What side of the River are you on?


One day a young man heading home came to a wide and wild river. He stared and stared and stared, wondering how he was going to get across. It was impossible.

Just as he was about to give up and turn back he saw someone on the other side of the river.

The young man called over to the person on the other side of the river.

– Can you tell me how to get to the other side of this river?

The other person thought for a moment, looking up and down the river and then called back.

– You are on the other side.

(I copied this from a blog run by a mentor of mine – I know he won’t mind if I use it. I’d state the source, but I’m not going public yet)


How is it that I can sit in despair with all the good things in my life, while people on the outside scratch their heads thinking I should be happy?

The discussion here is about Parallax. A basic definition is that parallax is the difference of perception with respect to position (keep in mind that the word is used to describe other things as well). Parallax describes how I can look at something from one position and see one thing, but someone could look at the same thing, and by virtue of being in a different position, see a different thing.

So, everyone perceives things based on their position; just like in the example above of being on one side of a river, or in the case of the ‘impossible triangle’ in Perth Australia, seeing a triangle or just bent metal.


People also perceive things based on their bias – and we all have a bias. We all have a way of filtering the constant flow of information hitting our brains, and so we make judgments based on this. For example, if you have been attacked by a dog, you’ll probably be a little wary around other dogs. Experience changes perception. If you have ever bought a car, for the next week (or forever) you’ll notice that type of car being everywhere when you never noticed them before.

There are other things that go into how we ‘see’ the world around us, but these are the biggies: Parallax, and Bias.


So, what am I driving at? Well, I was asked recently by a well meaning family member about my moods, and how I just need to find a way to ‘Cheer up’. Let’s be honest here: if someone asks you, why you are being grumpy, even if you weren’t grumpy up to that point, you probably just got there. (Oh, I can show you grumpy 🙂 )

So this relative was looking at my mood disorder through their position in life and their experience. I’d like to think that he was just trying to put himself in my shoes and offered up the best advice he could think of. He doesn’t know about my diagnosis. I give him credit for trying, even if it did rub me the wrong way.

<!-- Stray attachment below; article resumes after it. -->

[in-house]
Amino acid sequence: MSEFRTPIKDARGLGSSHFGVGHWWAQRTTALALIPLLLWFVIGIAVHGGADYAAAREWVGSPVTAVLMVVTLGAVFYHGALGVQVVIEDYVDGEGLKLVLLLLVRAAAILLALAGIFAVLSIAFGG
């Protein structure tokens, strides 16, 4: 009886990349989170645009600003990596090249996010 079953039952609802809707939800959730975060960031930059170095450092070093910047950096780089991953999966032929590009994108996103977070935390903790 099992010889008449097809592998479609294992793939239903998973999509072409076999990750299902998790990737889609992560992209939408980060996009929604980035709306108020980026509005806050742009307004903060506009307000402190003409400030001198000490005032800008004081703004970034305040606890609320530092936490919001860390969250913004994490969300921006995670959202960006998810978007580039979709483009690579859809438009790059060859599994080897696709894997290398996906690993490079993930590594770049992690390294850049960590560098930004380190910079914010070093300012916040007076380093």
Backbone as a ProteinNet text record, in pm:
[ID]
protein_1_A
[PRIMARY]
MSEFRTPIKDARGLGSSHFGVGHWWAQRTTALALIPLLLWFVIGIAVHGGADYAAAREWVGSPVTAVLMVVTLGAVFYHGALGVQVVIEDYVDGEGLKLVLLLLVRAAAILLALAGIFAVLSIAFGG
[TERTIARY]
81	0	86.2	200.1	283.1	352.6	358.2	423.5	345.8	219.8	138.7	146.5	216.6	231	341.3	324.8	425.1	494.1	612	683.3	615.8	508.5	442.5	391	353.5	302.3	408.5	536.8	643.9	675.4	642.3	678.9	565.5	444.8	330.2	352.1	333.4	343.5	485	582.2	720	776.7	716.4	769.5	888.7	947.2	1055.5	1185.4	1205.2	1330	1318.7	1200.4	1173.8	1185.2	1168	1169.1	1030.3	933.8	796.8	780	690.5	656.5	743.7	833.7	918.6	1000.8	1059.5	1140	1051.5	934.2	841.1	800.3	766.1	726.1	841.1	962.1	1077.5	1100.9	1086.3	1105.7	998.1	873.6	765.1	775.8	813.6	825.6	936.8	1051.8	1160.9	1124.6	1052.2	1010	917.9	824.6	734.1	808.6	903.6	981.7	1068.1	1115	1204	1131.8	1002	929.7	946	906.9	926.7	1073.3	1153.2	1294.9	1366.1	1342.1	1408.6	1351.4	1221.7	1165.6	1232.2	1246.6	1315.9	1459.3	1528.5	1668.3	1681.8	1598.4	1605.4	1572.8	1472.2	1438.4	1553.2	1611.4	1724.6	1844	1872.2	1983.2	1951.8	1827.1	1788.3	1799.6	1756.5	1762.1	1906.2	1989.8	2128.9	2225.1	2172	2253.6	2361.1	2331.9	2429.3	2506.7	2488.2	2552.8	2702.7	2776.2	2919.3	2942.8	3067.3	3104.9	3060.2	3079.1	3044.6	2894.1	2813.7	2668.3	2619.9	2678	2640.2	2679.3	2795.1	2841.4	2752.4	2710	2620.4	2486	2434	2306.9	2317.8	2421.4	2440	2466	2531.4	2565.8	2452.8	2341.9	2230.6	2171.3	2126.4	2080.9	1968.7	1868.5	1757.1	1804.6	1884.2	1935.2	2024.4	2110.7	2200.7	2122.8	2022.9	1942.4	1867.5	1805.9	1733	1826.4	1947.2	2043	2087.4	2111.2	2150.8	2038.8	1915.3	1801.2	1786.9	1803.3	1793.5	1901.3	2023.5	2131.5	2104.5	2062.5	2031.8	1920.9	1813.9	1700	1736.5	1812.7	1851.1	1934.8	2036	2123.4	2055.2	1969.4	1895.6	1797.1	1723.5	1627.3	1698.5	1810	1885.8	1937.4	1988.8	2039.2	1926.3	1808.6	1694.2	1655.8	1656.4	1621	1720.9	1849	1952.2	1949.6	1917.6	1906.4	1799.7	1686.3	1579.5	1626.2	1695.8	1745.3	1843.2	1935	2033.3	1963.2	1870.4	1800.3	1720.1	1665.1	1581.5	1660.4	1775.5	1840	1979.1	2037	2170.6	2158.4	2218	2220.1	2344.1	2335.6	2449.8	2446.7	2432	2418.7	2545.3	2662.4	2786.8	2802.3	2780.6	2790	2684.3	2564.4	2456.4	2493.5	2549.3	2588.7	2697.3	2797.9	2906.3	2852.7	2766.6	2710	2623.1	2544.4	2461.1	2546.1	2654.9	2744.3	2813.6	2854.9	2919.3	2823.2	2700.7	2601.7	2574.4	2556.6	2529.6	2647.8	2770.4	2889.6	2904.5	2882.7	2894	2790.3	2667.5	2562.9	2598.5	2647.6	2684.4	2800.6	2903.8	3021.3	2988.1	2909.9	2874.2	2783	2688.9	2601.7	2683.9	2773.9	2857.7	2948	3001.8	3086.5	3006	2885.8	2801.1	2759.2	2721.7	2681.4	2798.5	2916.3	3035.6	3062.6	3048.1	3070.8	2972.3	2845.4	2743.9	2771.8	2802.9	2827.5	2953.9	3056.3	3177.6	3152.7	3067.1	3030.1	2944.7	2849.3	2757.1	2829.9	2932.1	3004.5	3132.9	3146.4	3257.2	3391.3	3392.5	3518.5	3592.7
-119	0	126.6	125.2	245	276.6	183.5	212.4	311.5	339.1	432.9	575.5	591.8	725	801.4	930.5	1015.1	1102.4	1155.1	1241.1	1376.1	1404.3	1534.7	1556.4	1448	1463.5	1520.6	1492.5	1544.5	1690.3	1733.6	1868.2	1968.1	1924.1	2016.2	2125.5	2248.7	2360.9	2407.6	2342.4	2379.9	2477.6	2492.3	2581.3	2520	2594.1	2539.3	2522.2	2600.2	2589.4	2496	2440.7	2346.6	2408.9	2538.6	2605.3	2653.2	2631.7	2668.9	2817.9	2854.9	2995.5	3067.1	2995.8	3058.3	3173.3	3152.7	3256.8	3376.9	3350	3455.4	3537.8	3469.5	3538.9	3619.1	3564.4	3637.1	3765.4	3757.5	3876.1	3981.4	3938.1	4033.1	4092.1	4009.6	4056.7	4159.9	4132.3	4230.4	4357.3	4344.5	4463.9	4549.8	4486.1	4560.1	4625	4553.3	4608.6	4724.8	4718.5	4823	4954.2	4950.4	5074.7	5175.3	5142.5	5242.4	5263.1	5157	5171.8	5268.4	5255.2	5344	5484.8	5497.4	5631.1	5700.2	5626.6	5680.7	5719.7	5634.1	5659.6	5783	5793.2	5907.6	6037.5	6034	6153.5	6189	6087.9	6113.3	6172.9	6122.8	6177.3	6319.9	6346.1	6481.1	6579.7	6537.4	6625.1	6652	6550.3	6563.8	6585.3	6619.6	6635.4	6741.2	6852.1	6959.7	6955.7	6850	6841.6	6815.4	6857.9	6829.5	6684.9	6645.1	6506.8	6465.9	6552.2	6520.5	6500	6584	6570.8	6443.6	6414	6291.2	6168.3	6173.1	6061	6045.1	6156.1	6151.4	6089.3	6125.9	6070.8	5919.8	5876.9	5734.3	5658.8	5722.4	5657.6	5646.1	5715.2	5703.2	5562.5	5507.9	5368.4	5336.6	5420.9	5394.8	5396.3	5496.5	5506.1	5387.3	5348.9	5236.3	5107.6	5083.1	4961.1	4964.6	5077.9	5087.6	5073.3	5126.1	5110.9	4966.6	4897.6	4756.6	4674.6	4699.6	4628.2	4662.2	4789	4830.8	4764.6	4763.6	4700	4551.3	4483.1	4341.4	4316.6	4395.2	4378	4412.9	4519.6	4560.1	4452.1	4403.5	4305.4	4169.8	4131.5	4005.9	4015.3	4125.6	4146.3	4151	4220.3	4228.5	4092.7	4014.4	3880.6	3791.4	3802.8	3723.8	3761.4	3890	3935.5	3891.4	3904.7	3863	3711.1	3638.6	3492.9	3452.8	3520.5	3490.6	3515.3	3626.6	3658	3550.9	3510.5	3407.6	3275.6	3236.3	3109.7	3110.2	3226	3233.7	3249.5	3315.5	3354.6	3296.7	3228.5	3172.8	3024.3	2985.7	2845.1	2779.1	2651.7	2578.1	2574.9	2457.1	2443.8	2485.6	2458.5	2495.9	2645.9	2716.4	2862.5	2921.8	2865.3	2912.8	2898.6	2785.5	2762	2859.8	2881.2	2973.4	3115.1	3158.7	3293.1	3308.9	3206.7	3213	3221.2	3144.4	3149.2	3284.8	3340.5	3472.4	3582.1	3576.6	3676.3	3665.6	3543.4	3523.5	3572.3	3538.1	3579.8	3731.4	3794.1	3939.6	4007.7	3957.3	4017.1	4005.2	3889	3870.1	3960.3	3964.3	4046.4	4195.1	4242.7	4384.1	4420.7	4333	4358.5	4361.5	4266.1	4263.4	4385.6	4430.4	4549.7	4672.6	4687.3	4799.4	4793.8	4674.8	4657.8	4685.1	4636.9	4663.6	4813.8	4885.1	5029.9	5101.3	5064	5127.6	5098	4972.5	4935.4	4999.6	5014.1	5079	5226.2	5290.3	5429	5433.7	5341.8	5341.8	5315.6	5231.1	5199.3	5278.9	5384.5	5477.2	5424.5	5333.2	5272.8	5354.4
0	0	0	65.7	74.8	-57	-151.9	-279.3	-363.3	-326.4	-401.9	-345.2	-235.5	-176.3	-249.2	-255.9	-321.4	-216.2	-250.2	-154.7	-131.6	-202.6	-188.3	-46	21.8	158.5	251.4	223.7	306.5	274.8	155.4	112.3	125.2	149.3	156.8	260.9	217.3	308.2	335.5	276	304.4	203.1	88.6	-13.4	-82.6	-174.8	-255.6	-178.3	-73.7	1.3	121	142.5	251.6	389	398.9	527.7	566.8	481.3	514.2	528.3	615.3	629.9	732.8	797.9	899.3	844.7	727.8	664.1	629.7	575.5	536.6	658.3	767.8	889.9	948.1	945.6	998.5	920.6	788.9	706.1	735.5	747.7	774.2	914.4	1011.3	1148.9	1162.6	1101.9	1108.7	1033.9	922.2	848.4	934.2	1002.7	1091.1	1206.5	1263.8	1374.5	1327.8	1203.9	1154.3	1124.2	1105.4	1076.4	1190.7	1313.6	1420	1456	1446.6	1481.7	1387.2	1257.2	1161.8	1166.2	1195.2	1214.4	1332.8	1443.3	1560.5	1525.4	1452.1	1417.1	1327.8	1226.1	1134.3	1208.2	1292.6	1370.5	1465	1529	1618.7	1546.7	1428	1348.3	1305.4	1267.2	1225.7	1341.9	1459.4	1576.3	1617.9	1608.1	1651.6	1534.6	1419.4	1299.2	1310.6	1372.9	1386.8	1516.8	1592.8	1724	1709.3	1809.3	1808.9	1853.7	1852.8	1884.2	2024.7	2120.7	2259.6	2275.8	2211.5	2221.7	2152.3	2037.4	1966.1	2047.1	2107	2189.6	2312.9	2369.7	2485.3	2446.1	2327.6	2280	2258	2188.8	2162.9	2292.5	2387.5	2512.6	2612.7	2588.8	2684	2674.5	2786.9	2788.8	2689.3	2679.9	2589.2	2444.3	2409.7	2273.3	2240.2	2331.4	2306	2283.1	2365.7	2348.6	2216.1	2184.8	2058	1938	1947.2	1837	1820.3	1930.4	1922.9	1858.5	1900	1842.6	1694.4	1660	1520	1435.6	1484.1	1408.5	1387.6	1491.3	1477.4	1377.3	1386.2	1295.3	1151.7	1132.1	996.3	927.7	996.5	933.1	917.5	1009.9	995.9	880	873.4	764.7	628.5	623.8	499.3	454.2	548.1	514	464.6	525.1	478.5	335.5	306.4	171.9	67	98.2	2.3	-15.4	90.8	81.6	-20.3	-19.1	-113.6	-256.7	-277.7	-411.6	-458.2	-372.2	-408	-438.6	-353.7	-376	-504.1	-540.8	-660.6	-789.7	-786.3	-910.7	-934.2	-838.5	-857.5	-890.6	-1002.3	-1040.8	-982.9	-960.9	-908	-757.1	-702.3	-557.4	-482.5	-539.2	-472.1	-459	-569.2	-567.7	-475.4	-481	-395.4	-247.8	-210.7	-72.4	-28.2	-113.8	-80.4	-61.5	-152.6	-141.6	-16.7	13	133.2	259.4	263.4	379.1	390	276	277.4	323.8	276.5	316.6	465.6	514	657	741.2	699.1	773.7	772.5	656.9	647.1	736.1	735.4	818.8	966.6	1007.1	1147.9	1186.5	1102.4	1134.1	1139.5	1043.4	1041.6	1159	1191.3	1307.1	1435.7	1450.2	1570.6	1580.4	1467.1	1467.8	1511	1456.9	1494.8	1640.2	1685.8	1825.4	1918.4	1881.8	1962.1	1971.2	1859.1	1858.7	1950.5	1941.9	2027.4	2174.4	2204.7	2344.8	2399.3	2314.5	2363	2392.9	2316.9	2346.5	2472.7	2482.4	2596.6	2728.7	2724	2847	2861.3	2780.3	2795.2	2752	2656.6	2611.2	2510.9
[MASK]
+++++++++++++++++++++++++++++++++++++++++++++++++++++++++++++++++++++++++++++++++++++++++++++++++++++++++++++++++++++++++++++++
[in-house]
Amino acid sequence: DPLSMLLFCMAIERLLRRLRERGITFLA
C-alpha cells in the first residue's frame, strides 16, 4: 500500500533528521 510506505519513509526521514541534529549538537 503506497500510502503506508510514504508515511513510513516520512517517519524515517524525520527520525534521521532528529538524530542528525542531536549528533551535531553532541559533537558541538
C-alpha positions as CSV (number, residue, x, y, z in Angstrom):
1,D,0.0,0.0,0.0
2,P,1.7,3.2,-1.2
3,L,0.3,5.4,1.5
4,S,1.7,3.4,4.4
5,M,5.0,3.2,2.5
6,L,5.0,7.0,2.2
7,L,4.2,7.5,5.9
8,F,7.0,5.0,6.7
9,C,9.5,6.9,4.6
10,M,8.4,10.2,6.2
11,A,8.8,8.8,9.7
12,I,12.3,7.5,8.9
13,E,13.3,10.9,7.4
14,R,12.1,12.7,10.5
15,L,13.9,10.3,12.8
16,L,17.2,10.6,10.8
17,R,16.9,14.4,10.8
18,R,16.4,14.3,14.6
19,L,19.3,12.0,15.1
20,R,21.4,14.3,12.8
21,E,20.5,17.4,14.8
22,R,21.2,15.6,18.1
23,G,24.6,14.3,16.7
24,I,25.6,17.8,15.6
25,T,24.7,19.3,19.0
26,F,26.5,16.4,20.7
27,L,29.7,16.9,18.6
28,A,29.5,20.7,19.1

So . . . my relative was on the other side of the river. (I’ll forgive him for that 🙂 )

So many times, we people with mood disorders need to have even more patient with these well meaning friends and relatives that think that our problem is just a matter of a lack of cheeriness, or being too excited. Of course this isn’t the case at all. Our parallax is dysfunctional.

Most people can find ways to fix their parallax, maybe go out with some friends or go for a run, and change their mood. People with mood disorders cannot do this as well or at all. More importantly, people with mood disorders often can’t see the mood change coming, so when their mood crashes or soars, they don’t have the time to rationally think of solutions – this is the disease.

Also, for people with a mood disorder, our bias can make things worse. Quite often, for us, our bias is skewed to a negative extent. I can’t speak for everyone with a mood disorder, but I can say that all the people with BP that I’ve talked to, all have a tendency to fall to a negative state and struggle daily to keep positive. For me, every day in the last few years I have woken up and had to force myself to avoid the negativity (I fail miserably sometimes) that keeps me buried.

I really really really want this shirt

I really really really want this shirt

So, when people are on the ‘happy’ or ‘stable’ side of the moody river, and they look at people with mood disorders and wonder why they are on the opposite bank, it’s because people with mood disorders often cannot find a way to cross the river. Sometimes they can’t even tell where the river is.

Often we cannot even imagine the other side of the river. Often we are paralyzed and believe that even if the other side existed, we’d never get there. Sometimes we feel like we don’t deserve to be on the other side. Sometimes we are afraid to even see the people from the other side of the river because a horrible shame falls on us for being so awful.

These are some of the major symptoms of our disease: Our parallax is defective. Our bias is skewed. This isn’t choice, it’s pathology.

I’m not sure if I cleared anything up, but it felt good to say it. I hope it made sense and it helps people understand us/ourselves better.

Lots of love for you all 🙂

2 Responses to “What side of the River are you on?”

  1. The last few paragraphs really sound like my experience … the shame, hopelessness, and self-loathing are very difficult for me to overcome. Sometimes I don’t believe the happy side of the river exists for me, yet I see happy people, and it feels so unfair in those dark times. I know it is the depression talking, and it lies, but all too often I believe the lies from my inner monologue.

    • I know what you mean. It’s like being in a fog chasing shadows; you aren’t sure if they are real, and you get tired of running.
      I’m pretty happy that we have these blogs to share together 🙂

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